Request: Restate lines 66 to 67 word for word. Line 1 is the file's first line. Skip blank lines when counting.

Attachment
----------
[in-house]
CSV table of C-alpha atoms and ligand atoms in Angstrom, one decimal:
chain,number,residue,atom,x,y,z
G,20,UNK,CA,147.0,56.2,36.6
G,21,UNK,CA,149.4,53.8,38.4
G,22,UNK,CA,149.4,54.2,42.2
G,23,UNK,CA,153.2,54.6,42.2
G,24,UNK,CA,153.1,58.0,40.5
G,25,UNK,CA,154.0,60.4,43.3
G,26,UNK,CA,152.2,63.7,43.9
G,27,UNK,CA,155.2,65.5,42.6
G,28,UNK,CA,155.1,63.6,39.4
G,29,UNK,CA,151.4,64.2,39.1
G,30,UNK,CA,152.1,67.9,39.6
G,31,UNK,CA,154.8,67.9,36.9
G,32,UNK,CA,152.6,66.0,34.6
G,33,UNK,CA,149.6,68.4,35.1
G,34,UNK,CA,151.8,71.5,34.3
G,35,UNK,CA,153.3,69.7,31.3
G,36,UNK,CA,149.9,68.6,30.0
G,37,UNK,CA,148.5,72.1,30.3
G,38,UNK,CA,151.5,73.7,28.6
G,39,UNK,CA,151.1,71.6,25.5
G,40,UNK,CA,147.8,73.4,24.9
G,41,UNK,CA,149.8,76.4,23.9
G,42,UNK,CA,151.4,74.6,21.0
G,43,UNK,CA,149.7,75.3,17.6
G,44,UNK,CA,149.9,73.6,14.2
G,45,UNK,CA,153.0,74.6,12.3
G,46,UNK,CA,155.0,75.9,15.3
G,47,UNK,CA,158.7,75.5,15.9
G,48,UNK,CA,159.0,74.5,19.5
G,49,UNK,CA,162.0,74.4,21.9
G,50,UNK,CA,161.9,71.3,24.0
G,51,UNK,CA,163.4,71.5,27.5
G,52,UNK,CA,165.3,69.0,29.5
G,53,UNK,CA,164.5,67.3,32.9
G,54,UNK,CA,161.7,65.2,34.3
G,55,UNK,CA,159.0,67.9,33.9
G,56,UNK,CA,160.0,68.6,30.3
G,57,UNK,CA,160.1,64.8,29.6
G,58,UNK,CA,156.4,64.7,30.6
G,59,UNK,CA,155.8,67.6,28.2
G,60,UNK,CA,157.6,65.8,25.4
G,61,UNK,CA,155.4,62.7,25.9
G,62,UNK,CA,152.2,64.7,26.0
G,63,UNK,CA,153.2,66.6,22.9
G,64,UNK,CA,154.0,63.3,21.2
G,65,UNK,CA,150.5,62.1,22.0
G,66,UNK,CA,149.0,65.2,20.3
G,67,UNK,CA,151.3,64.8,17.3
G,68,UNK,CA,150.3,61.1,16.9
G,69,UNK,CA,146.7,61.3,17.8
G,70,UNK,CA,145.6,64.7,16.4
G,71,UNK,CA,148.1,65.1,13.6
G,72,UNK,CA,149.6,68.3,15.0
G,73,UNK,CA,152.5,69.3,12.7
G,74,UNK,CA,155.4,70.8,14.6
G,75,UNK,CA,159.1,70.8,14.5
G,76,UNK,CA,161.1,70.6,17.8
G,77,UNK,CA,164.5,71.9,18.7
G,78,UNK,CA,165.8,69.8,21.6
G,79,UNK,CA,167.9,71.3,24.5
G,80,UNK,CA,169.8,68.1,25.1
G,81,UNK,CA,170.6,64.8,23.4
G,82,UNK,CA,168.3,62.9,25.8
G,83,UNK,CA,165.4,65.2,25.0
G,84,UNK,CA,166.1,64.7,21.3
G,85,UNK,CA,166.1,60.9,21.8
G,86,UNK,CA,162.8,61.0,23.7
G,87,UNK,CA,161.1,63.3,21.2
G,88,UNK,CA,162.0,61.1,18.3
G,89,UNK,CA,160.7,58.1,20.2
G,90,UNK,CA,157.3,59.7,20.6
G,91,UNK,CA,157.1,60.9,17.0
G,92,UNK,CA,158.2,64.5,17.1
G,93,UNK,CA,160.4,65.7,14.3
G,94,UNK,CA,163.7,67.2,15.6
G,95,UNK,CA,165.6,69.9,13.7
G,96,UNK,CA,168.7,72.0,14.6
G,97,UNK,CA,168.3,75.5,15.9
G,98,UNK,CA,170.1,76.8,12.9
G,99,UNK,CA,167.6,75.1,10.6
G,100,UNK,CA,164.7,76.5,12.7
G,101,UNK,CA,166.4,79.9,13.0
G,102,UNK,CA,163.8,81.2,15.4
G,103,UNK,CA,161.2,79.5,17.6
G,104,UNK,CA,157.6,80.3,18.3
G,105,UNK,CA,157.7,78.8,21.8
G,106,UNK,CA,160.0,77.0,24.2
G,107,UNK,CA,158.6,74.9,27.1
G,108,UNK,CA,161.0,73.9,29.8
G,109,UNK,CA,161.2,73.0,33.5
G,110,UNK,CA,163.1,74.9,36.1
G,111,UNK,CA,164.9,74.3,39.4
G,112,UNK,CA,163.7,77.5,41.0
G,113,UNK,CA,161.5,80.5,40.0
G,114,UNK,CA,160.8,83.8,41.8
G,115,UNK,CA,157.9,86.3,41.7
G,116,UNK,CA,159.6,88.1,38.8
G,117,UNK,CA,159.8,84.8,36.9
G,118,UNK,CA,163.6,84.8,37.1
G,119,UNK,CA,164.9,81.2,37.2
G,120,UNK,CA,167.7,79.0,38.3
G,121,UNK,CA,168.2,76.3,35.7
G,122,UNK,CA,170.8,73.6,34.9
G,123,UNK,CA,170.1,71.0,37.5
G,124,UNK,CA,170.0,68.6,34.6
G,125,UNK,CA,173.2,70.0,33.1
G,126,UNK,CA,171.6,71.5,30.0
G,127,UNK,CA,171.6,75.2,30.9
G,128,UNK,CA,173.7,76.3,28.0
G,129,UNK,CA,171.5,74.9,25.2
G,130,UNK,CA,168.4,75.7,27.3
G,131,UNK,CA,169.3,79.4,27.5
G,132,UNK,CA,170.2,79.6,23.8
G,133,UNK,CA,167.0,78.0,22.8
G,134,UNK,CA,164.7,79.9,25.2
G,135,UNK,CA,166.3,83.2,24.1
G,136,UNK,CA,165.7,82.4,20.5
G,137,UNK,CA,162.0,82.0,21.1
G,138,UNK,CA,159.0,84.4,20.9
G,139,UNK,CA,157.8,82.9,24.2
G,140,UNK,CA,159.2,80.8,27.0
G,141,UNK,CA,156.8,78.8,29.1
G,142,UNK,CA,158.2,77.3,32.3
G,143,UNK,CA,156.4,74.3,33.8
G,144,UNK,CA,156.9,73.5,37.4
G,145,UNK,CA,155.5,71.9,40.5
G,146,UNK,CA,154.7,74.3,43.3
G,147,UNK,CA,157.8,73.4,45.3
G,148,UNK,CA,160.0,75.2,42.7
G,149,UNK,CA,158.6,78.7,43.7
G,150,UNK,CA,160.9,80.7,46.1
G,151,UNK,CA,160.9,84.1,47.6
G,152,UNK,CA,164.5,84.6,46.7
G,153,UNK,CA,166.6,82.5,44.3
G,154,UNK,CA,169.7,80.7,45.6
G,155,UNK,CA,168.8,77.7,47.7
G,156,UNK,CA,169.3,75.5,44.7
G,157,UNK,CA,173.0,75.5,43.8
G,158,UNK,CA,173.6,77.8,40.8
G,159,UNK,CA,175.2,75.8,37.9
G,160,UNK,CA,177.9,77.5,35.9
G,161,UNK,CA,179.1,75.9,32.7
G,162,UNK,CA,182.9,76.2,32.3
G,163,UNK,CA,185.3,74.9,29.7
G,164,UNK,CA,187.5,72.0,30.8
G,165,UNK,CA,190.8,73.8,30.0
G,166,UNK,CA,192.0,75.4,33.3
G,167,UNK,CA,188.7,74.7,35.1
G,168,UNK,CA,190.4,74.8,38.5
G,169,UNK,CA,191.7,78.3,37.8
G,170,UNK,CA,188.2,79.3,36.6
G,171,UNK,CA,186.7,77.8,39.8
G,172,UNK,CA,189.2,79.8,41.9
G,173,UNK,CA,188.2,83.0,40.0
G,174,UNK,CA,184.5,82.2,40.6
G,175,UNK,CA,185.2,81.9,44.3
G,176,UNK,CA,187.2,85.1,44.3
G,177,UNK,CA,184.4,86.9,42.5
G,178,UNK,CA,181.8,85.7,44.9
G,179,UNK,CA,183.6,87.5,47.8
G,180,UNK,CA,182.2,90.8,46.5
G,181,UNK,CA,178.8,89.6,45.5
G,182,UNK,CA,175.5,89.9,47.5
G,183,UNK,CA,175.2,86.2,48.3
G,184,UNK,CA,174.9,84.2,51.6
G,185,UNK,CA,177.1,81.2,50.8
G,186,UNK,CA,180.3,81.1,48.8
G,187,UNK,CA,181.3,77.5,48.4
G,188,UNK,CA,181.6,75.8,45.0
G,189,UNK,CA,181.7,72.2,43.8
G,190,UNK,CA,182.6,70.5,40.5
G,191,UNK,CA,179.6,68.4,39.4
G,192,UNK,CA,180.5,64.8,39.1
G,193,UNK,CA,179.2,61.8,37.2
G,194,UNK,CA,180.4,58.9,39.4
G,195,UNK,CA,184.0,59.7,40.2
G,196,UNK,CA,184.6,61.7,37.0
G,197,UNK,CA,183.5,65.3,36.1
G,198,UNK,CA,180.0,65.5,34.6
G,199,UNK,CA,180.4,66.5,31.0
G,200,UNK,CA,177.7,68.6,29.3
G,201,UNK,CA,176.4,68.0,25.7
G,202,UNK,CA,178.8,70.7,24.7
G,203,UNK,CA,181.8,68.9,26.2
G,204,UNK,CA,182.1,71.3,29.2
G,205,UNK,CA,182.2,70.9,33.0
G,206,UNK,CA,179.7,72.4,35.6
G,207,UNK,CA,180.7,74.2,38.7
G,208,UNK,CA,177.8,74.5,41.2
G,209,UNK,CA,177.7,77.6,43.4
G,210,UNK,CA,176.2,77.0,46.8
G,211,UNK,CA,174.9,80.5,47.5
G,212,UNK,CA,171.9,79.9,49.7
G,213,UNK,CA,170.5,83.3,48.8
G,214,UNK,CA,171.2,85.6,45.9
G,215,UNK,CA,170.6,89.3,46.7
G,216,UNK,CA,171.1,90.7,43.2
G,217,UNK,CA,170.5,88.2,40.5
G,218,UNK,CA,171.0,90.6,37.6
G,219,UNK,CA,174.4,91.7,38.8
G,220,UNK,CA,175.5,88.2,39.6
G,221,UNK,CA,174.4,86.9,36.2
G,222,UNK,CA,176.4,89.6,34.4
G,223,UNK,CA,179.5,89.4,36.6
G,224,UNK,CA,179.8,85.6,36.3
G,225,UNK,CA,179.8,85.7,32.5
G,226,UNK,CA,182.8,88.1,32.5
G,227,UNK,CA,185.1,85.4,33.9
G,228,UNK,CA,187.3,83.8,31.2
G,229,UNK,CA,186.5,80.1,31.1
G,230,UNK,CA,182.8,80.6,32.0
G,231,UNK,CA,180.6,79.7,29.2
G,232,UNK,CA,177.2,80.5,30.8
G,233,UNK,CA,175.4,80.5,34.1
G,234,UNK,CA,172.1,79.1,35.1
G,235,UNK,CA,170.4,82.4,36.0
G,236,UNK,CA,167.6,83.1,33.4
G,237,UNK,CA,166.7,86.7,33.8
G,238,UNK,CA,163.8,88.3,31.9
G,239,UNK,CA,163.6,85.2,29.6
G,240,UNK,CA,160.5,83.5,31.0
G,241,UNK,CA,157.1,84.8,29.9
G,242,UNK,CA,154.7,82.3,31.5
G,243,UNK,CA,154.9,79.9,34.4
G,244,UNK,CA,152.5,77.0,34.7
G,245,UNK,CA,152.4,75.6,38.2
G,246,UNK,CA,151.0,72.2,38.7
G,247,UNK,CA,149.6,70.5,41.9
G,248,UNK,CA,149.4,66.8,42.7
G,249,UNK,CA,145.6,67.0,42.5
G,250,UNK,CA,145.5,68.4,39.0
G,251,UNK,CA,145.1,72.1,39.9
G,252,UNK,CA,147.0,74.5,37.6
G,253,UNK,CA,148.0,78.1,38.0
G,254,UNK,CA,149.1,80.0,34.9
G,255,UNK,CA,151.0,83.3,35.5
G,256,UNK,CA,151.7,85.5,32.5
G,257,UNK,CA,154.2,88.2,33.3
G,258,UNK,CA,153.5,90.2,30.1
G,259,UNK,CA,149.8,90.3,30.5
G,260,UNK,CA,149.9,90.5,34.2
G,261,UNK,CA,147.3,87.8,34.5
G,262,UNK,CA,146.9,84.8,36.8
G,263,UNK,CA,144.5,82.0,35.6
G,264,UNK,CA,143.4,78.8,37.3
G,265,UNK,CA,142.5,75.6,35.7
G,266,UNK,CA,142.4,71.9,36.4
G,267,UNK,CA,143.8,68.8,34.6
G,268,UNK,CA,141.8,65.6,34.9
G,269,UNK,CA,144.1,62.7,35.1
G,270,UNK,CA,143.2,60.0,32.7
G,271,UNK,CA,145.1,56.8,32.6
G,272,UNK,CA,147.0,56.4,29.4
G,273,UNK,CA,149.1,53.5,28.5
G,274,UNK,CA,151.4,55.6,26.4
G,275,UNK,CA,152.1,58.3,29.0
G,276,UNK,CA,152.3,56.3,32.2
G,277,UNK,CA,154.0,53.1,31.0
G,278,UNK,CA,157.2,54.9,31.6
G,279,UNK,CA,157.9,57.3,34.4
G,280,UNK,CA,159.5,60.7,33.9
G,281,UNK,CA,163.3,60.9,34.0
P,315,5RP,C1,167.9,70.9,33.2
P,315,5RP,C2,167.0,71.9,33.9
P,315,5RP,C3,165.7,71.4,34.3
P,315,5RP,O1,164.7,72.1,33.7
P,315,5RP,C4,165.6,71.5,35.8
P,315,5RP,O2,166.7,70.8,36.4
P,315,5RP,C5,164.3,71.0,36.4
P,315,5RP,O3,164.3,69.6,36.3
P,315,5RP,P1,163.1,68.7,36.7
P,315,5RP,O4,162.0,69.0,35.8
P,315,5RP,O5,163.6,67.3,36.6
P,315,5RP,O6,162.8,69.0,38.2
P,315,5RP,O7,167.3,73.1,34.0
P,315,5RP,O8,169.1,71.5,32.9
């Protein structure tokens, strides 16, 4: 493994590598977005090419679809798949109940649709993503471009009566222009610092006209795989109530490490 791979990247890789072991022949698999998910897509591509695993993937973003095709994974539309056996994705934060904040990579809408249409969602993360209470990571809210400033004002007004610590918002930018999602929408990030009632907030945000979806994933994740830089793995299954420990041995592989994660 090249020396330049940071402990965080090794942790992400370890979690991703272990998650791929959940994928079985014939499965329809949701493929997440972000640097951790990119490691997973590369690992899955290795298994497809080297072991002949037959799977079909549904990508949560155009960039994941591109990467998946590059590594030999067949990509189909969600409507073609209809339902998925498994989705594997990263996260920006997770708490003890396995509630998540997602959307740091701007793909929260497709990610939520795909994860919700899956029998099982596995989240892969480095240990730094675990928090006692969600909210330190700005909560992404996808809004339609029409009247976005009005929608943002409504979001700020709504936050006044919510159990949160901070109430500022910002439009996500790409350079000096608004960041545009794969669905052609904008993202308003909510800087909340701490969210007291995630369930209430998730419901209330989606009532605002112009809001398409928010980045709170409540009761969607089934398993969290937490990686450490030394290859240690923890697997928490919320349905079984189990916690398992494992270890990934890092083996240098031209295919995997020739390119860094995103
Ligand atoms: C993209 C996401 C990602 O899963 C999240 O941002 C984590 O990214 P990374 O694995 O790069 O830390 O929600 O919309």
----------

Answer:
G,82,UNK,CA,168.3,62.9,25.8
G,83,UNK,CA,165.4,65.2,25.0